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7 Dire Relationship Sins
(and How to Avoid them)!

by Dr. Vesna Grubacevic

Do you wish you could avoid arguments with your partner, family, friends and colleagues?  Below, you will discover the 7 dire relationship sins and how to avoid them.


Does your pride prevent you from acknowledging your partner, family members, friends and colleagues, and their success?  Are you overly consumed by your own importance/appearance and neglect others?  Do you refuse to admit when you are in the wrong?  Or do you refuse to seek help when you need it?

You need to learn to let go of the ego and embrace humility.  Start to acknowledge and appreciate the little things that other people do.  Be prepared to concede when you are in the wrong.  Swallow your pride, and ask for help occasionally.


Have your past personal and professional relationship challenges left you feeling angry, bitter and vengeful?  Do you over react to your partner, family, friends or colleagues with anger or rage?

Holding onto these past emotions will only lead to arguments and conflict in your current and future relationships.  Instead, let go of your anger, bitterness and revenge around wanting to get back at others for what they did or did not do.


Do you excessively think about or physically desire someone else while you are in a relationship?  Have your been cheating on your partner/family/friends with your thoughts, emotions or behaviours? Are you desiring better friends, family members or colleagues?

If you are sending out mixed messages to your partner, family or friends they will pick up your indecisiveness, which can lead to arguments.  To stop the mixed messages, you need to fully commit to making your existing personal or professional relationships work, and eliminate the inappropriate desire for alternative ones.


Do you strive to keep up appearances and overextend yourself financially?  Are you too needy towards other people?  This can especially be an issue in relationships where one person was brought up to believe “waste not want not”, while the other did not value things as much as they were growing up.

Reach some agreements around finances and priorities that accommodate both your and your partners’, family member’s, friend’s or colleague’s needs, and then respect these.  If you are too needy or desperate for love and attention, address these otherwise you may push other people away with your needy behaviour.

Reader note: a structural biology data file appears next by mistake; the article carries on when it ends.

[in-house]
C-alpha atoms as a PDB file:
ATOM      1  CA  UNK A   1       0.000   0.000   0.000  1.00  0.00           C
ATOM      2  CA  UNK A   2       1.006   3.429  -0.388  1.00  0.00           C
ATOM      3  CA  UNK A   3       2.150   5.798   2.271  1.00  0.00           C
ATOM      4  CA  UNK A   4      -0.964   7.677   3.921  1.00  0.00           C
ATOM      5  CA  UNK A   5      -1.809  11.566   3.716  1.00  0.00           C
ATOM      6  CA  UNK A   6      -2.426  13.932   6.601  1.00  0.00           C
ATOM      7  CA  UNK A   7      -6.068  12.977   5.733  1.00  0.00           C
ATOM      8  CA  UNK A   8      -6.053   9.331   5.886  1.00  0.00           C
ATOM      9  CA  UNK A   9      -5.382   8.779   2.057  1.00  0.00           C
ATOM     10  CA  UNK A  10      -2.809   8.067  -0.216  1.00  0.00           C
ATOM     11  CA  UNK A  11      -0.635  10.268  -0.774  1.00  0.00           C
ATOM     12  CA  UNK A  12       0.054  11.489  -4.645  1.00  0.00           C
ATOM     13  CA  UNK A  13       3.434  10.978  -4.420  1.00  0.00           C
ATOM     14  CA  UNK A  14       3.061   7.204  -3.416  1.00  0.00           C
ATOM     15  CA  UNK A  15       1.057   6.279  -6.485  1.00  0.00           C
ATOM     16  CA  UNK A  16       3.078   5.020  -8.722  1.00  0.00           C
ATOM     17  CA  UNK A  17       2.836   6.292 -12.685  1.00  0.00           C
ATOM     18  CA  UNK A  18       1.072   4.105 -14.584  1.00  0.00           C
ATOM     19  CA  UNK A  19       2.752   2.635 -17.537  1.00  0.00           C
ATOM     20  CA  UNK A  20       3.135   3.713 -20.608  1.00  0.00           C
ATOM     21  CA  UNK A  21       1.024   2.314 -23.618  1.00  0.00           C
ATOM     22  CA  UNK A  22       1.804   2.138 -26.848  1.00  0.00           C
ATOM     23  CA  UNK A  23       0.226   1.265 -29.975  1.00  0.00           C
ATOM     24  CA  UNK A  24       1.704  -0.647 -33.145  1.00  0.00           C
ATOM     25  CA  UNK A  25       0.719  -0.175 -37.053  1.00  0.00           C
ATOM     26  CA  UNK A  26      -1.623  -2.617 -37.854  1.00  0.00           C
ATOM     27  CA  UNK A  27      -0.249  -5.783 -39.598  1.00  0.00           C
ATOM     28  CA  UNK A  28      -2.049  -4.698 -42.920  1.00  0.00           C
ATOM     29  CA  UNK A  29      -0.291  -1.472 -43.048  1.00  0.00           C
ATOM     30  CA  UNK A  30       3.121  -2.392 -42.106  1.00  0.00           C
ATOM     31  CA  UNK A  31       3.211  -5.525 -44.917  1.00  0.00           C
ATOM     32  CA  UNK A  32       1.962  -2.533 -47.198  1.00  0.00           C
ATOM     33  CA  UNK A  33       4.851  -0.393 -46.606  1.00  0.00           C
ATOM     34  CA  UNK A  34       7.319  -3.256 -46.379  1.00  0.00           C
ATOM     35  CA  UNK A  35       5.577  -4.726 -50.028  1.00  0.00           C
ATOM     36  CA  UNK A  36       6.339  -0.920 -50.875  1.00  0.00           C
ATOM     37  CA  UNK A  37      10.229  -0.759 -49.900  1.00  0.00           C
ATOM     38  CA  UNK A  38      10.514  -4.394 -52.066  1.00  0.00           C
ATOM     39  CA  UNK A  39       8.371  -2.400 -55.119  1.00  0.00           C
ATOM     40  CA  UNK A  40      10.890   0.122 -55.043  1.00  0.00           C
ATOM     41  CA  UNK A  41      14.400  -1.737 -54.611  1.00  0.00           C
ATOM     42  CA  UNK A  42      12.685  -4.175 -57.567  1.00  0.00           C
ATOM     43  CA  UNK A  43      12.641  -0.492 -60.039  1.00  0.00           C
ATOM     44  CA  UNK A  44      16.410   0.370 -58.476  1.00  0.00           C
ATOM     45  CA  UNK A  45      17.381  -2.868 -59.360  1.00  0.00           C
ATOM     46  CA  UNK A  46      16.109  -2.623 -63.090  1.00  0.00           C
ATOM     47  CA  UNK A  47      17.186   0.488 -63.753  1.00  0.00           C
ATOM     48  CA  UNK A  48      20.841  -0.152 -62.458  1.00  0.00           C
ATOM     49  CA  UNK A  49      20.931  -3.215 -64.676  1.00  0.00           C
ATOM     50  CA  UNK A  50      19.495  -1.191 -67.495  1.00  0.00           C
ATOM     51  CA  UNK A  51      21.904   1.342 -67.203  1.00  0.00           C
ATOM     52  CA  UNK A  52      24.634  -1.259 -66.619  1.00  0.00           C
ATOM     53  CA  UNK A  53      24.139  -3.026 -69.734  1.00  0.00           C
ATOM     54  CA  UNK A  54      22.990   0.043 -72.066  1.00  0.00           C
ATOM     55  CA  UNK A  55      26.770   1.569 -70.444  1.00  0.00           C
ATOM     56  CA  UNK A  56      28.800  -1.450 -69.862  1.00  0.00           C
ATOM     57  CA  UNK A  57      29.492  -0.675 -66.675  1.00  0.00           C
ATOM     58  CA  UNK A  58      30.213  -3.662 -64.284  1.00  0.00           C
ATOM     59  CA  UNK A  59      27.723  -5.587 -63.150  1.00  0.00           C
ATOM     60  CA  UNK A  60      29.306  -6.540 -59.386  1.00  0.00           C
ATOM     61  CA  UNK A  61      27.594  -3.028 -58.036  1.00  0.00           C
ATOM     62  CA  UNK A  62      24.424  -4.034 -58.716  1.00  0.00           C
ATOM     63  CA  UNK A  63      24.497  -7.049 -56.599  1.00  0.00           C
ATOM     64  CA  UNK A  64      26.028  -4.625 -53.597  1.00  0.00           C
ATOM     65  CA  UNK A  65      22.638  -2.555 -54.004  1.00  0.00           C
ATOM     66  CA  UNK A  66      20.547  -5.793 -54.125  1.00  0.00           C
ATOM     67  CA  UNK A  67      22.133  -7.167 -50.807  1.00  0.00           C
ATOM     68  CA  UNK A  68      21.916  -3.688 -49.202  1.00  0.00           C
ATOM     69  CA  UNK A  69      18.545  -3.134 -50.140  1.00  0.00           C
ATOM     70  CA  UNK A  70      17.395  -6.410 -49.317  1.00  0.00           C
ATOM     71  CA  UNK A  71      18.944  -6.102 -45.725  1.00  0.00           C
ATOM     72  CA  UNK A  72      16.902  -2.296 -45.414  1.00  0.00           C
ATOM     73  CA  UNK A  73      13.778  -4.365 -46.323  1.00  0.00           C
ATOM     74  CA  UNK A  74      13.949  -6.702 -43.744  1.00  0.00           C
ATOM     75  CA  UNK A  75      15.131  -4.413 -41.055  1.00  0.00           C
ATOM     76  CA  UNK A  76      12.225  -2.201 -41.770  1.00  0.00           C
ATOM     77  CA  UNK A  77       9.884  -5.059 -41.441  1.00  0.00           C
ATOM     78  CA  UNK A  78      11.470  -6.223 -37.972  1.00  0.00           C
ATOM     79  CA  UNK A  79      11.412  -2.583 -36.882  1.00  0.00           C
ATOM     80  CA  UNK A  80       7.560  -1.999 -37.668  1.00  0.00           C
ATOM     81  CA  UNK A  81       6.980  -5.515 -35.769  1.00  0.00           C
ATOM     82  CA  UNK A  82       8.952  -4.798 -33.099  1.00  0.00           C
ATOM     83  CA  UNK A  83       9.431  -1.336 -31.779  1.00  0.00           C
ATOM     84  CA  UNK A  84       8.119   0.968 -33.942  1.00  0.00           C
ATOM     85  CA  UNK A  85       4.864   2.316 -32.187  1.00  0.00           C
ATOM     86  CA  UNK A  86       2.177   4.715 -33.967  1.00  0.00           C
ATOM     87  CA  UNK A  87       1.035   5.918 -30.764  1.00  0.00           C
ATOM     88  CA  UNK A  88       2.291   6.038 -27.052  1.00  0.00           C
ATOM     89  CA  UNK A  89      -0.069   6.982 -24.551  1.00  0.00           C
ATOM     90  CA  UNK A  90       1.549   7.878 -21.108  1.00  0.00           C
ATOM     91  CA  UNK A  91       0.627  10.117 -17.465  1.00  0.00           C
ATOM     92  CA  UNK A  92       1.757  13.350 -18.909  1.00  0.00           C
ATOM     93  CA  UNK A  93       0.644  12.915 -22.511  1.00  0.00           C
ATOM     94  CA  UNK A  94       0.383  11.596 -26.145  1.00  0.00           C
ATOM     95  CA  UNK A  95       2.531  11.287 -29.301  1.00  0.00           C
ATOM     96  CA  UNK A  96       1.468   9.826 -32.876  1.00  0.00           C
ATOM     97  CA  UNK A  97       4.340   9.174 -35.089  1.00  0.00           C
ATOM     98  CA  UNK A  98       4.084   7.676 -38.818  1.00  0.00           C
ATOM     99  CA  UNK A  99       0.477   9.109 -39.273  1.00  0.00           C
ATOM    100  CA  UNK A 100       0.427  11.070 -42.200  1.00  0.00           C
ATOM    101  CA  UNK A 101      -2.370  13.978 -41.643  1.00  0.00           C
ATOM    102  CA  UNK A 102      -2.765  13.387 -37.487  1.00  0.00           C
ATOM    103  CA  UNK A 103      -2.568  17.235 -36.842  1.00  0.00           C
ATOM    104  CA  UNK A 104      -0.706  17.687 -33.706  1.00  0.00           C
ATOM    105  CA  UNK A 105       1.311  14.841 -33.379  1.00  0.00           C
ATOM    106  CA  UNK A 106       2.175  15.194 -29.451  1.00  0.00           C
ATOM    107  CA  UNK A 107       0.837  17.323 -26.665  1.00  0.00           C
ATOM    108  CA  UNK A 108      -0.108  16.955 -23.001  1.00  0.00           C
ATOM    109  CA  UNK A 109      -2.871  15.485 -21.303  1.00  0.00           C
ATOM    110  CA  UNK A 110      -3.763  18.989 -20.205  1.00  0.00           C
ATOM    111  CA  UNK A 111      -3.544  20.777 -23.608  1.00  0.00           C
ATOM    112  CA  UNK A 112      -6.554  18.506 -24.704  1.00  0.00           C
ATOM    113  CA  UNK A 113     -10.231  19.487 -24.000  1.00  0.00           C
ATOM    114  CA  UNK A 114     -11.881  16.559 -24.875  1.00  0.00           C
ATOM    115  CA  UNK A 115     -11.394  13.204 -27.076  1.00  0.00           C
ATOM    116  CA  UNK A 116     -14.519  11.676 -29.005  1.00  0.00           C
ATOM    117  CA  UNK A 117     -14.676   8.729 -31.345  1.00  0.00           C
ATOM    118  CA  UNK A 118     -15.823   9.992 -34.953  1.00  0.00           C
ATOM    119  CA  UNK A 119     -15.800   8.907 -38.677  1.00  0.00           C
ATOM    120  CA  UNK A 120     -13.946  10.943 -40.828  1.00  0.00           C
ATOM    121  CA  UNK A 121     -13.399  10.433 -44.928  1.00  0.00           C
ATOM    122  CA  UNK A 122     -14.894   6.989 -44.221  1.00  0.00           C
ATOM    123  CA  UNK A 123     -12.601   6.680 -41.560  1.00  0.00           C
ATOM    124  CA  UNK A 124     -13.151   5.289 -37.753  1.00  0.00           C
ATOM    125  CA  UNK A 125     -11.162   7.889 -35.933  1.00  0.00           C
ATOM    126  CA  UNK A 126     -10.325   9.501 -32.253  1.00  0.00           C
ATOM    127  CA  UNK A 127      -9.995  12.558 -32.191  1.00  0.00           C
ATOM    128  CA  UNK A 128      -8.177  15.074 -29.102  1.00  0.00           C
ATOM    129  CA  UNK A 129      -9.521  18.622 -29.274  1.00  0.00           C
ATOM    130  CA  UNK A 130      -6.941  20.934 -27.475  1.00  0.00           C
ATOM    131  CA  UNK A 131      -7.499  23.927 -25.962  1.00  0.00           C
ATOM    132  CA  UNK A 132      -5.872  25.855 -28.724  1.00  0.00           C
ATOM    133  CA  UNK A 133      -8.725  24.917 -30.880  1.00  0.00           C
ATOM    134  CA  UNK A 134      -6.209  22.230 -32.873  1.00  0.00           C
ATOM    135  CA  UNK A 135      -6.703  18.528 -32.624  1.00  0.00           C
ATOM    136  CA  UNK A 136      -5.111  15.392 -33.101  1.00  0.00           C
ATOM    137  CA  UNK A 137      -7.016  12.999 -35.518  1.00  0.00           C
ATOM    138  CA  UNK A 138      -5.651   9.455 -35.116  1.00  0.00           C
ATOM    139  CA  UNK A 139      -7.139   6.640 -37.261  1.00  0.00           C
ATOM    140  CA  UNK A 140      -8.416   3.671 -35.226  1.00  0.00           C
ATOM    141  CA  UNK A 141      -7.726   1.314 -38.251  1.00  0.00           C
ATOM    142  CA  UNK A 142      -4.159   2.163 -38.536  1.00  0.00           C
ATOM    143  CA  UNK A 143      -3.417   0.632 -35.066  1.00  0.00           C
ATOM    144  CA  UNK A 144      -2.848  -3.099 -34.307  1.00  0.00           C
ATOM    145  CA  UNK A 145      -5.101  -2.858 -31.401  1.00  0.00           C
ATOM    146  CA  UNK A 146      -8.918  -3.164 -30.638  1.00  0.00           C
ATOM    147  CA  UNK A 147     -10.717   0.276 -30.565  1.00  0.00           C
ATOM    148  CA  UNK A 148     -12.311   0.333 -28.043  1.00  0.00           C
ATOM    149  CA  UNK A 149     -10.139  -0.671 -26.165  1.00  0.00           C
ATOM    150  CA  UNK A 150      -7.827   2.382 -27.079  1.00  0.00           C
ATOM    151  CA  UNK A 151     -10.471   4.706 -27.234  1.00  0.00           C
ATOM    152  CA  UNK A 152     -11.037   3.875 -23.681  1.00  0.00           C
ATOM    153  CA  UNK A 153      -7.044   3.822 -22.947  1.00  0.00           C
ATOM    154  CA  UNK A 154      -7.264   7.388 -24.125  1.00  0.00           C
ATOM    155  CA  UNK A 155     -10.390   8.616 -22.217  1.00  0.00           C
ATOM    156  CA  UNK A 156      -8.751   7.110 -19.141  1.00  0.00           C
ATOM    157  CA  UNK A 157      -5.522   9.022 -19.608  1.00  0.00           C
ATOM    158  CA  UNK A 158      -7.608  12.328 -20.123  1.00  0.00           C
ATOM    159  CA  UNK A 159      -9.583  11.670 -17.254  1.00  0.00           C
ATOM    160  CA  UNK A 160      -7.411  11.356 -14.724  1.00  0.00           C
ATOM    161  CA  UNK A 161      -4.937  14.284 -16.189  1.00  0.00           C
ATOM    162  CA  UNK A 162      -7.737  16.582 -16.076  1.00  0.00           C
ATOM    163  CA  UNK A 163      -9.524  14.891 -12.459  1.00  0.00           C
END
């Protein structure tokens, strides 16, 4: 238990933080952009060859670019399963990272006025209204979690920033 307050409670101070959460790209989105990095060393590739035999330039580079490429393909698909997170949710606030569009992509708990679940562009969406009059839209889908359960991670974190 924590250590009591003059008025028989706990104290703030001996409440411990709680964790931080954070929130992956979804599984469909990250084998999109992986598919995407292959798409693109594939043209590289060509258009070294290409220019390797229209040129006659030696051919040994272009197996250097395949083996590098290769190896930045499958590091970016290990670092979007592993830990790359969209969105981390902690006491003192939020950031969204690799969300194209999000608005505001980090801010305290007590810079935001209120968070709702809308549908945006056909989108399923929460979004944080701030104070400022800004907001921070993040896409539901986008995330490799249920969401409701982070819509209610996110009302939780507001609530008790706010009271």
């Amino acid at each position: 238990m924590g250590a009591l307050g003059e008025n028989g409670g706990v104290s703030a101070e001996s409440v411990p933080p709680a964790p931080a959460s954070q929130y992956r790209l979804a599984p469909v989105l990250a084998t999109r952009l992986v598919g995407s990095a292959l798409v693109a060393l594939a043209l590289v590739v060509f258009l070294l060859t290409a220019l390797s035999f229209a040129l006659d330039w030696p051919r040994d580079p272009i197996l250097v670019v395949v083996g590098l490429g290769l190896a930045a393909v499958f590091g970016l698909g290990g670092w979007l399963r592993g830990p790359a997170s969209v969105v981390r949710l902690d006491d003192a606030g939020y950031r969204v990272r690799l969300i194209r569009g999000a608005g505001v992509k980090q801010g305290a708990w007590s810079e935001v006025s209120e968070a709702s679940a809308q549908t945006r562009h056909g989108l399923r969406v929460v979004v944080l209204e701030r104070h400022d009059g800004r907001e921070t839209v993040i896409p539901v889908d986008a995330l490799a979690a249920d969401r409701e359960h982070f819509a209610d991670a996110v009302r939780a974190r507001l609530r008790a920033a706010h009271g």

Are you or other people not using their talents fully?  Is your partner’s, family member’s, friend’s or colleague’s “laziness” annoying or frustrating you?  When one person is driven to pursue their passion and uses their talents fully and the other person is not, it can lead to frustration for both people.

Open and honest communication about each person’s goals, values and priorities is important.  If your and other people’s goals and values are different, then you can respect and work with the differences to make the relationship work.


Are you envious of other people’s success and happiness?  Do you resent other people’s lifestyle?

Often what we envy in our partner, family member, friend or colleague we lack in ourselves, hence we desire it.  Do you believe that you are deserving/worthy of having success and what you want?  Are you resentful of yourself for not doing the things you want to do?  Let go of these emotions and beliefs, and learn to celebrate your own and other people’s successes.


Does greed prevent you from sharing your time and success with other people?  Are you selfishly monopolising your partner’s, family member’s, friend’s or colleague’s time and attention without reciprocating it?

Sit down and discuss your values, priorities and beliefs with the other person.  Notice the common ground and any differences.  Then agree on how you will effectively work with the differences to create win-wins around time, support and attention.

By implementing the above, you will be able to avoid these 7 dire relationship sins and have the harmonious personal and professional relationships you desire.

Read about how our inspiring clients transformed their relationships.

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